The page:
Boy, Ruff, instead of worrying about enforcing your Jacobinism on the unsuspecting remnant in the pews, you should be worried about whether or not there will be a Collegeville to spread poison and ugly art in the next twenty years. With an average age of sixty seven, at least half of the "Monks" in the Modernist Monastery will be dead in the next ten years with very few incoming vocations to replace them. Awww, no more bad art, bad music and Modernism. It's sad too, because at one time, Collegeville housed many brilliant minds, some of them probably orthodox, if the late, great Tom Roeser and St. John's Alumnus can be believed. Certainly, St. John's will never produce another scholarly politician like Eugene McCarthy.
If we can take the current decline in numbers at Collegeville as a democratic vote for the New Mass which the praytell.com types love so well, then really, "the People" don't really want the New Mass at all. Although Pat Marker at Pine Curtain singles out abuse as one of the primary factors, there's a deeper reason for the decline in the numbers of vocations. It's the Modernism. Otherwise, how do you account for the enormous numbers of religious entering religious houses since the beginning of the Nineteenth Century and after? The revival coming after the French Revolution was not really checked until the spiritual malaise of the Second World War and the dramatic debacle of the Second Vatican Council, which opened the windows and doors of the Church, it is said, and everyone left, mostly never to return.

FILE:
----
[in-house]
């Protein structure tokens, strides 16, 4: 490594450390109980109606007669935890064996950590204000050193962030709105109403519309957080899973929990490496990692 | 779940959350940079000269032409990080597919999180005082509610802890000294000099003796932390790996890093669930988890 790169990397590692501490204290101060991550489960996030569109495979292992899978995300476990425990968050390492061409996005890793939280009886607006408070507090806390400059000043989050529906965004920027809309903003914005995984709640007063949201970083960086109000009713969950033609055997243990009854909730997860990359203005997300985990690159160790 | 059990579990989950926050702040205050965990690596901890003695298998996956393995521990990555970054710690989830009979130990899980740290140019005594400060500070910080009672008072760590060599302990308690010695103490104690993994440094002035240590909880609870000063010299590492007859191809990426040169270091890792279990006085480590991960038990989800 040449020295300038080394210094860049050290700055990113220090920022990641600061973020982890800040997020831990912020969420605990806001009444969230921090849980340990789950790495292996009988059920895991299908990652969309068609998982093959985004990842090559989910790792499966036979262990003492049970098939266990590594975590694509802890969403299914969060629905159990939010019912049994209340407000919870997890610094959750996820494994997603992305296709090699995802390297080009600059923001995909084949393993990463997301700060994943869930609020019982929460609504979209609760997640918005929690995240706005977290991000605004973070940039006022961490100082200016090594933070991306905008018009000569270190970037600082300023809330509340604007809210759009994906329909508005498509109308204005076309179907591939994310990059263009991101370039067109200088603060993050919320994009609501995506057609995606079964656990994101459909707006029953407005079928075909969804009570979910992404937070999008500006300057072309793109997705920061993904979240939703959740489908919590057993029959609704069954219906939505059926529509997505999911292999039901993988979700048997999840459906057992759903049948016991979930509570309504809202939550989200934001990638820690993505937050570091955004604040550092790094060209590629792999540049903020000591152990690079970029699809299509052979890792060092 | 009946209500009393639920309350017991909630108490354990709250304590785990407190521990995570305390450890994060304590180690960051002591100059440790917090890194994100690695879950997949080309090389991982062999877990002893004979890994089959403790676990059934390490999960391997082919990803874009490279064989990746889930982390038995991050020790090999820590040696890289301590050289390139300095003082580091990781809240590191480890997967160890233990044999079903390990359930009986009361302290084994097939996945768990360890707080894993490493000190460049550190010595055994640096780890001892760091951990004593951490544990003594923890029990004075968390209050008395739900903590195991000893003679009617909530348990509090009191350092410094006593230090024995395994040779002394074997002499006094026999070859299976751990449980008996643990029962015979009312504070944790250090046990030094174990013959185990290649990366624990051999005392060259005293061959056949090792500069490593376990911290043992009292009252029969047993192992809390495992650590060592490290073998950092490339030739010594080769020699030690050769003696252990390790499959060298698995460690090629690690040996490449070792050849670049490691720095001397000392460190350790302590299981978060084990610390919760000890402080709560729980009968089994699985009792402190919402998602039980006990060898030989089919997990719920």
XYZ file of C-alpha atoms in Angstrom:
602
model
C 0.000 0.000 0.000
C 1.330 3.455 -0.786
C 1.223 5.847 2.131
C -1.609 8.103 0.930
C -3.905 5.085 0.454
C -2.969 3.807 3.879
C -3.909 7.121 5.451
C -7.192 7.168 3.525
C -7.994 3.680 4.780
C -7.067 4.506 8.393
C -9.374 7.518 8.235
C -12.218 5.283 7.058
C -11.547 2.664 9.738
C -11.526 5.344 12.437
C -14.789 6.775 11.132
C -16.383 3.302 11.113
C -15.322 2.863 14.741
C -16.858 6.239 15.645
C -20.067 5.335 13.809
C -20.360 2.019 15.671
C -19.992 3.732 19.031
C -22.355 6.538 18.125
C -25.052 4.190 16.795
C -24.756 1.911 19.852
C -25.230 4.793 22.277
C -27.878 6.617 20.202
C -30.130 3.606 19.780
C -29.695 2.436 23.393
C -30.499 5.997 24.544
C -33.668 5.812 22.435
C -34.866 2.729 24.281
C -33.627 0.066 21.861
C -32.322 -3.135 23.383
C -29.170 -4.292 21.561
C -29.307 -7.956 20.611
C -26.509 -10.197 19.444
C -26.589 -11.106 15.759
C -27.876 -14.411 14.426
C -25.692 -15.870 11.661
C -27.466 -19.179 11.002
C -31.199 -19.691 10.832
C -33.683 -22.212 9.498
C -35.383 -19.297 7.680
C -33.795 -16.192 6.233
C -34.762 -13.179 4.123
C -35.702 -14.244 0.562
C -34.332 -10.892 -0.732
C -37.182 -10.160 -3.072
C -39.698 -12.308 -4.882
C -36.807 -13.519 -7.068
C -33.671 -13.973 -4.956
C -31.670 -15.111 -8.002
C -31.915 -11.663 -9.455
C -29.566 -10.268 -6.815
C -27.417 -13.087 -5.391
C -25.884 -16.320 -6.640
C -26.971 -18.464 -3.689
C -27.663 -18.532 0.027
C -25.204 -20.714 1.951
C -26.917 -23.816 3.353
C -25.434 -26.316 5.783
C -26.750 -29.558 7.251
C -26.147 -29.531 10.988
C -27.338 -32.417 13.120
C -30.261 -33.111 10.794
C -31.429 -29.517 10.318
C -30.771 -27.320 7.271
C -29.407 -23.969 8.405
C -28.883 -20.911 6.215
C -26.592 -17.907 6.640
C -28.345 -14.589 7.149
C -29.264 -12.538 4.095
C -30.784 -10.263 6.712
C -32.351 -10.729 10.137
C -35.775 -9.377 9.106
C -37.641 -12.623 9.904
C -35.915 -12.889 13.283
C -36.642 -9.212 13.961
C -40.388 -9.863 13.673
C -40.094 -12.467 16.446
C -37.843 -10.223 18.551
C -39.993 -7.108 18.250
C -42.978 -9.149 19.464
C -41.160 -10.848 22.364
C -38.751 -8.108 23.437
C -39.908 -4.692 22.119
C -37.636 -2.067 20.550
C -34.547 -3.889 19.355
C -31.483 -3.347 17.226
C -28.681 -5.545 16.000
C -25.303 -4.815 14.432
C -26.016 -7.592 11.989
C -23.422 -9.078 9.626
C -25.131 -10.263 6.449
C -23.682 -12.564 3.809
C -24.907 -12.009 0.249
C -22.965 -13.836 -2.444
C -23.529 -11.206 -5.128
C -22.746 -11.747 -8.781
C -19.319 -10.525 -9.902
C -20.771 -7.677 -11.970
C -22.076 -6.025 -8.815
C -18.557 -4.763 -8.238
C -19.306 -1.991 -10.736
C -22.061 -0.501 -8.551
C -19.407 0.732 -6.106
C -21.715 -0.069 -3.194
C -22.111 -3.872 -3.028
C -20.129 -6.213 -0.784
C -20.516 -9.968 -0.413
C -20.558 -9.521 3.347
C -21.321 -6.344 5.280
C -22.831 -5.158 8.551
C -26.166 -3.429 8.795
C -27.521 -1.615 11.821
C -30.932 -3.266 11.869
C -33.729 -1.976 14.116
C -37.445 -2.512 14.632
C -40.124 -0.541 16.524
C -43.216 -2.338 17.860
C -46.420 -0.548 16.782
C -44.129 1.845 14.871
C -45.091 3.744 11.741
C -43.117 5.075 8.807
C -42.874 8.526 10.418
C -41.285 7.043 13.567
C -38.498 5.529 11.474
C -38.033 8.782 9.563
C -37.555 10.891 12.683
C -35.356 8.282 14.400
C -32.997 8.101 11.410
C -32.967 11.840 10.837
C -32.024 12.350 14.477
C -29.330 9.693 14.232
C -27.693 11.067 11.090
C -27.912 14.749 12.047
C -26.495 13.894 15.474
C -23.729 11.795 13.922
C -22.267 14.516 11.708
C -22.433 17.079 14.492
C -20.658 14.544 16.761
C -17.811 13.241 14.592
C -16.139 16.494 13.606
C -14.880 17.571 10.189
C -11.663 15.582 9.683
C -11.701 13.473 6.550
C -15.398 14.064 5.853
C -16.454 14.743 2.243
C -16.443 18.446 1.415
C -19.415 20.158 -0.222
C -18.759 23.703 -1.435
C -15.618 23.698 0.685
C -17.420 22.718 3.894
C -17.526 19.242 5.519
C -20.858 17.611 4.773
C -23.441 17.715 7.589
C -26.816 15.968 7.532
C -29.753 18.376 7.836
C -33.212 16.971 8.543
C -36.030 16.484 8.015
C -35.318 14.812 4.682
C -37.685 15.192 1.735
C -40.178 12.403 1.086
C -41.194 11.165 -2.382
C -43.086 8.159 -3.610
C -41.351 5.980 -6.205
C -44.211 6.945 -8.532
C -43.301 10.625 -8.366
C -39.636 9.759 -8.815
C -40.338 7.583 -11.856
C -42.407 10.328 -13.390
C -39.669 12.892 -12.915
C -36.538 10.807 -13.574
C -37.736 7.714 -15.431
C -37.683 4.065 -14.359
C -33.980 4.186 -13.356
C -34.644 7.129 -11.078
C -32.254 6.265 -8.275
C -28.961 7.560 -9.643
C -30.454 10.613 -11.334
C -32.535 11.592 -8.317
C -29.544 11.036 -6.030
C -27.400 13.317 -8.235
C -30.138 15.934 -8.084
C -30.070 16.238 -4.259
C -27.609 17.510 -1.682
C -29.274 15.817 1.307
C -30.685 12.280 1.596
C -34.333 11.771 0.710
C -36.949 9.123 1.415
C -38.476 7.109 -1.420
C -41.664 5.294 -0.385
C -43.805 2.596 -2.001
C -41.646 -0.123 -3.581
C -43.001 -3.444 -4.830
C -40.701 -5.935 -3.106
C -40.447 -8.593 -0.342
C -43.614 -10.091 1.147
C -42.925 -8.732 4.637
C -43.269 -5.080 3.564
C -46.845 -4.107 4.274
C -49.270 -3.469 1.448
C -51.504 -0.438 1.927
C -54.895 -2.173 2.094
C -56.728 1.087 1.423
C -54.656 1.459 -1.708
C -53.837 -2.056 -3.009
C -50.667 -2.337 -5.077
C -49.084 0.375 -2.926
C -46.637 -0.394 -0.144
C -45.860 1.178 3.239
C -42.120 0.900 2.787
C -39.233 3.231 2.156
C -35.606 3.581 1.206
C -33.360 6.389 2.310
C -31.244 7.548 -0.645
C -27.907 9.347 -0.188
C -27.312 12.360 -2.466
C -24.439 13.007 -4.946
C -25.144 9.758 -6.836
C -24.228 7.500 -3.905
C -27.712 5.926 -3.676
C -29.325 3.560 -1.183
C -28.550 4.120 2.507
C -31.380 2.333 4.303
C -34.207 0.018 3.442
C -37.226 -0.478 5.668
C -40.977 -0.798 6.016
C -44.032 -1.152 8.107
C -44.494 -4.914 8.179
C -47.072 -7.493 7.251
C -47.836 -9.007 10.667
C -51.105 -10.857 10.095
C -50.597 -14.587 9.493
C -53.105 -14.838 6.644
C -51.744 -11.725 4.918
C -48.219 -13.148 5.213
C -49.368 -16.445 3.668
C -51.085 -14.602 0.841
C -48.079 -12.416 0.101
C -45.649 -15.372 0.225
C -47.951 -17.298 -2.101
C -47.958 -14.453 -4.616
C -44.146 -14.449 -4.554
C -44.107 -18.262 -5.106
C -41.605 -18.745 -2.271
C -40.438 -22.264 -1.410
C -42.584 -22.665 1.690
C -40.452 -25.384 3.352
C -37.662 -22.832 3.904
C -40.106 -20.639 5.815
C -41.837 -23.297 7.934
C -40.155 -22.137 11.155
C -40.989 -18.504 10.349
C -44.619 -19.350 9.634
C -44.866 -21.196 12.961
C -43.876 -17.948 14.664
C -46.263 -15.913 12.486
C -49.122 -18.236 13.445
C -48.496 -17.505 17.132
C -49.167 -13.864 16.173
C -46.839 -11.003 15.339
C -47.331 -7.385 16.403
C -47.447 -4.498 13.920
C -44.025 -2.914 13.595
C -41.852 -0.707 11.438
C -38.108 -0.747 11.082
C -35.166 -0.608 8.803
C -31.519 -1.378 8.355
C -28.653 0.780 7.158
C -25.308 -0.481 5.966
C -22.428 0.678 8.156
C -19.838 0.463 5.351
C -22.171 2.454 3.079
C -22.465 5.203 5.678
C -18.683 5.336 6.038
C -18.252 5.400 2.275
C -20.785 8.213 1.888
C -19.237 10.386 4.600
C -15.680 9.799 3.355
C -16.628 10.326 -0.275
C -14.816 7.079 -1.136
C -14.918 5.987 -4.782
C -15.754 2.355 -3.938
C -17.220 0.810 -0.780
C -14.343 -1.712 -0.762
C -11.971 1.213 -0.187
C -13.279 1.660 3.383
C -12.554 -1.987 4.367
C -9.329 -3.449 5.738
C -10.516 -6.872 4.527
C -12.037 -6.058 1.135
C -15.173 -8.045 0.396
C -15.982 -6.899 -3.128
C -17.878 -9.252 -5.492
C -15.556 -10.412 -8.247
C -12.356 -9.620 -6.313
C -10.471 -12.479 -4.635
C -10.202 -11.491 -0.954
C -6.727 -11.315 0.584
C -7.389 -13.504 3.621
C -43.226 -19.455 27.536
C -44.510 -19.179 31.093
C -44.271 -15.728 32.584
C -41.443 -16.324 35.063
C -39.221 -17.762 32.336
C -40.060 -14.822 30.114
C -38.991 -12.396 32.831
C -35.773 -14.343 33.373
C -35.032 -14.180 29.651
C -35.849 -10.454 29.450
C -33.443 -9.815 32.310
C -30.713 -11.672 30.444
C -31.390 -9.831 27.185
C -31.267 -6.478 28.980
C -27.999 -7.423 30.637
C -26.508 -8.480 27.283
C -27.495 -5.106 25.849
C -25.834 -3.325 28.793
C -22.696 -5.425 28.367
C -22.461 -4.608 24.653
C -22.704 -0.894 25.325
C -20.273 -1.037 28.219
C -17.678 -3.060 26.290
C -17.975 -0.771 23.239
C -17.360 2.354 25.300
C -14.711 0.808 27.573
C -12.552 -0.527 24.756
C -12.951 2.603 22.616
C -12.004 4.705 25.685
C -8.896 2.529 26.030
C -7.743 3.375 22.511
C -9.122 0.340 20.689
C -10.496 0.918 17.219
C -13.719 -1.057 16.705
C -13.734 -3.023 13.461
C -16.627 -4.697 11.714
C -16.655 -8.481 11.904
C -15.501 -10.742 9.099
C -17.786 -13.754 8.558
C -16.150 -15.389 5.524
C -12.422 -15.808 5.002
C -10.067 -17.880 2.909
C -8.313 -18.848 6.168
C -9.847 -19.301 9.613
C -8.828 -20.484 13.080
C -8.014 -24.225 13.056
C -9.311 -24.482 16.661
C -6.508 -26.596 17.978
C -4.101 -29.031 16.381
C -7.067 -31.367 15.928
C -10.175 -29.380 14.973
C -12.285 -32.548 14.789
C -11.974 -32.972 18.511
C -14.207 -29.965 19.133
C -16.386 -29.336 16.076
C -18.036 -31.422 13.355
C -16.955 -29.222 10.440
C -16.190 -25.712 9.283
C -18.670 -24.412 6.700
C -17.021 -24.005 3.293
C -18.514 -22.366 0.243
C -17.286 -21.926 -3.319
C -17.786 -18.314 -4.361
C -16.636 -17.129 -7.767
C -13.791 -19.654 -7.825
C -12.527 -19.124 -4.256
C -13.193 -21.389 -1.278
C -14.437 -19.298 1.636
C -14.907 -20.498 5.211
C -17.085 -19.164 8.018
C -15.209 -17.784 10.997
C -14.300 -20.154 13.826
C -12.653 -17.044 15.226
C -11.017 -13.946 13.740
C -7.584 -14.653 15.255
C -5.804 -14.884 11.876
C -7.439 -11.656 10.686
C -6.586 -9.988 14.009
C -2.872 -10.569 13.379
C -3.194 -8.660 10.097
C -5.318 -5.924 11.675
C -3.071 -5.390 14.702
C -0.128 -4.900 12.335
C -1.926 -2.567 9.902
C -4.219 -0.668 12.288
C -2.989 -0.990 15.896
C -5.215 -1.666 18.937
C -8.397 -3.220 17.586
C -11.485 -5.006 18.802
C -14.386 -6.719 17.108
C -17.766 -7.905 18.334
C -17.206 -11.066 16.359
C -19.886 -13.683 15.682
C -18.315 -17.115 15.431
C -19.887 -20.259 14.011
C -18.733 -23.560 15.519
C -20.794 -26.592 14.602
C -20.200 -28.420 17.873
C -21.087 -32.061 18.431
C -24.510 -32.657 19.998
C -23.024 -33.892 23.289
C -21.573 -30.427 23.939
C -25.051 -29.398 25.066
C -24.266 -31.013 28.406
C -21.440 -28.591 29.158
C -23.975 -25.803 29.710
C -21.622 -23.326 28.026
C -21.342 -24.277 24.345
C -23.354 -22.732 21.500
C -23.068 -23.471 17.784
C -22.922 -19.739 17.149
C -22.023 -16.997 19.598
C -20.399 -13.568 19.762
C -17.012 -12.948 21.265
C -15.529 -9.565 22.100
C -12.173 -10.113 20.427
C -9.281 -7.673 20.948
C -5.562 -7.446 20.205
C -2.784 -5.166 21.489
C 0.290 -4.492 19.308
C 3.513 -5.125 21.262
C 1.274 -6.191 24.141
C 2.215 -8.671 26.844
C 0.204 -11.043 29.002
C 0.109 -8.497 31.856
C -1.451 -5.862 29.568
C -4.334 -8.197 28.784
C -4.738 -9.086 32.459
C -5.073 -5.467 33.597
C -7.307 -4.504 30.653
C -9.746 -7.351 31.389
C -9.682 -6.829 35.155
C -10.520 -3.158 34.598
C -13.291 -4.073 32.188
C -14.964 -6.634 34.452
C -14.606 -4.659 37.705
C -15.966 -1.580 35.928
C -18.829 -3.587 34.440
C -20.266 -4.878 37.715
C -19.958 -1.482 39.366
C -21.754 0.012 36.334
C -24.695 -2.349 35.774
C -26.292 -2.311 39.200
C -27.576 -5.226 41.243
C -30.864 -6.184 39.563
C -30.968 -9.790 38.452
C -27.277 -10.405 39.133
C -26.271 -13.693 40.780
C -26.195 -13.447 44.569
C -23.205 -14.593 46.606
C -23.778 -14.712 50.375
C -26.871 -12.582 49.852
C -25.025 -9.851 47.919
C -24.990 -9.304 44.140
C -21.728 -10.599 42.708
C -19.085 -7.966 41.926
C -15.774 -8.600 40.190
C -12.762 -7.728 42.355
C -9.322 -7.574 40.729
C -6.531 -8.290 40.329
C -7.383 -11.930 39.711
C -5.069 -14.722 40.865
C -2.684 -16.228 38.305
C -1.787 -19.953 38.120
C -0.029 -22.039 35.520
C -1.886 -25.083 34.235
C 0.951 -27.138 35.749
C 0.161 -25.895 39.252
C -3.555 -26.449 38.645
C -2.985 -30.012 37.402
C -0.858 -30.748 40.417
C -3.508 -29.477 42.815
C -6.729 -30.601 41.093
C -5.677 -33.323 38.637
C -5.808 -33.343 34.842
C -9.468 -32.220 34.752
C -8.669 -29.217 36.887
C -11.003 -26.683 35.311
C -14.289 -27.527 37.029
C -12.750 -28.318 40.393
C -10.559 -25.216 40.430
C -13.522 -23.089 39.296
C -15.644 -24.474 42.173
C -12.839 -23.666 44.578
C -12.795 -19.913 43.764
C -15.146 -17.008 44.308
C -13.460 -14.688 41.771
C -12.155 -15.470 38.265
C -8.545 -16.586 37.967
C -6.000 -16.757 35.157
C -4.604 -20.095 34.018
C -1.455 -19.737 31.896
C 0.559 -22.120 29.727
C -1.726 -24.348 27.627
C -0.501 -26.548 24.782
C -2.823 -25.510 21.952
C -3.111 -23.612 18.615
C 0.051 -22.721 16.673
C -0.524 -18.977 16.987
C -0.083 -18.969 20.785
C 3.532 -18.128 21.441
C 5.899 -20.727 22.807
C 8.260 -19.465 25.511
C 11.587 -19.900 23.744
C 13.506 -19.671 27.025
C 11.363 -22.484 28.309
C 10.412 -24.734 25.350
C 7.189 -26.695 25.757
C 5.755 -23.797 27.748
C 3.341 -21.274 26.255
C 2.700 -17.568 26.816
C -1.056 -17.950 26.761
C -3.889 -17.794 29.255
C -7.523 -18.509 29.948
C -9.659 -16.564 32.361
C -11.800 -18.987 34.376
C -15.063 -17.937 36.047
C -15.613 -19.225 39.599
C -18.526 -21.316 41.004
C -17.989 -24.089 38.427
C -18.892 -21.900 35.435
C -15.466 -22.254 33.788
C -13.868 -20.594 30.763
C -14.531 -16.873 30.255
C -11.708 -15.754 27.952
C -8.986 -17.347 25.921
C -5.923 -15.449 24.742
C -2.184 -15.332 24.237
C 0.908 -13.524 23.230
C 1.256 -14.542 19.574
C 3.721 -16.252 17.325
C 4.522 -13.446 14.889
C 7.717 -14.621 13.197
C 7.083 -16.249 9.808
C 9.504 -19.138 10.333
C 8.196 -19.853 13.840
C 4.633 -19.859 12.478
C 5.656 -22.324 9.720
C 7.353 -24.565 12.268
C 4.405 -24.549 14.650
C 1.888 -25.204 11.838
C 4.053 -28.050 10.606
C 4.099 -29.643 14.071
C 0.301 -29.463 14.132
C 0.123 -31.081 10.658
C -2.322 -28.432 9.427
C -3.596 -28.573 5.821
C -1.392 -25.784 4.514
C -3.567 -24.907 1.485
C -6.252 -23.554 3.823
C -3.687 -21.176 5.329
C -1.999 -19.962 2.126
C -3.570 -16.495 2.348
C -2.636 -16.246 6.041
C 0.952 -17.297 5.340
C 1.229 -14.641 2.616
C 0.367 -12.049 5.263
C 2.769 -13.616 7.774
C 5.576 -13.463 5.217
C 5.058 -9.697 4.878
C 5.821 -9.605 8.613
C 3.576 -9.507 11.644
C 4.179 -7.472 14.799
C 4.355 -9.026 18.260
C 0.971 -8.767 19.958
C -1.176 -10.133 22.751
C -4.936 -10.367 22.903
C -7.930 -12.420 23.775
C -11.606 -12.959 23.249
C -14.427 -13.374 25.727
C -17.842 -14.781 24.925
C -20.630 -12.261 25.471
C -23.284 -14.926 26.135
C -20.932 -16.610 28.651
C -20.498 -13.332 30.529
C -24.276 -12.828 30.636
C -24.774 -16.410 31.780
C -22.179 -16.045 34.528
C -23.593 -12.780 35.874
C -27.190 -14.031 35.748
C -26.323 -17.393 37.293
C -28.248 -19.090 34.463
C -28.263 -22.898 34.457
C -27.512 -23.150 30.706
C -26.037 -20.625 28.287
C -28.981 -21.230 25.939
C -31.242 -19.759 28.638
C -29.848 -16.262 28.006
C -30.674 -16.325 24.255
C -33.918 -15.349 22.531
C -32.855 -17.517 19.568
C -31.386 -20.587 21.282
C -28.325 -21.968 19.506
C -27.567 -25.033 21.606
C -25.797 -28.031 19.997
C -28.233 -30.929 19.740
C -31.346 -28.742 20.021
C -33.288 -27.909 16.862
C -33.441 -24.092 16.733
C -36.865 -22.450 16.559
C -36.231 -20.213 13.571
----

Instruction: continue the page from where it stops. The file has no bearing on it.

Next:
It isn't the very rare but glaring and evil evidence of sexual predators lurking on the outskirts of the Pine Curtain, it's the Modernism, the Liberalism infested in the minds of the Monks that lead many to believe that there are no punishments, in this life or the next, for their crimes. Indeed, the only punishment most are suffering are the diseases related to old age, very soft living and the starchy fare they consume in quantity in the Refectory.
|Rot Visible from Ten Thousand Feet|
COLLEGEVILLE — Change is never easy, and come November, it’s going to get harder for some Catholics to celebrate Mass.
The implementation of the English translation of the third typical edition of the Roman Missal will be “the biggest single moment of change for Catholics who worship in English in the 40 years since the revisions of the liturgy which followed Vatican II,” according to a lecture last week to the Church Music Association of America by Monsignor Andrew Wadsworth.
“The Missal is basically the prayer book for Mass, with all of the texts that are said by the priest or congregation,” said the Rev. Anthony Ruff, associate professor of theology at St. John’s University and School of Theology/Seminary.
Read further, here...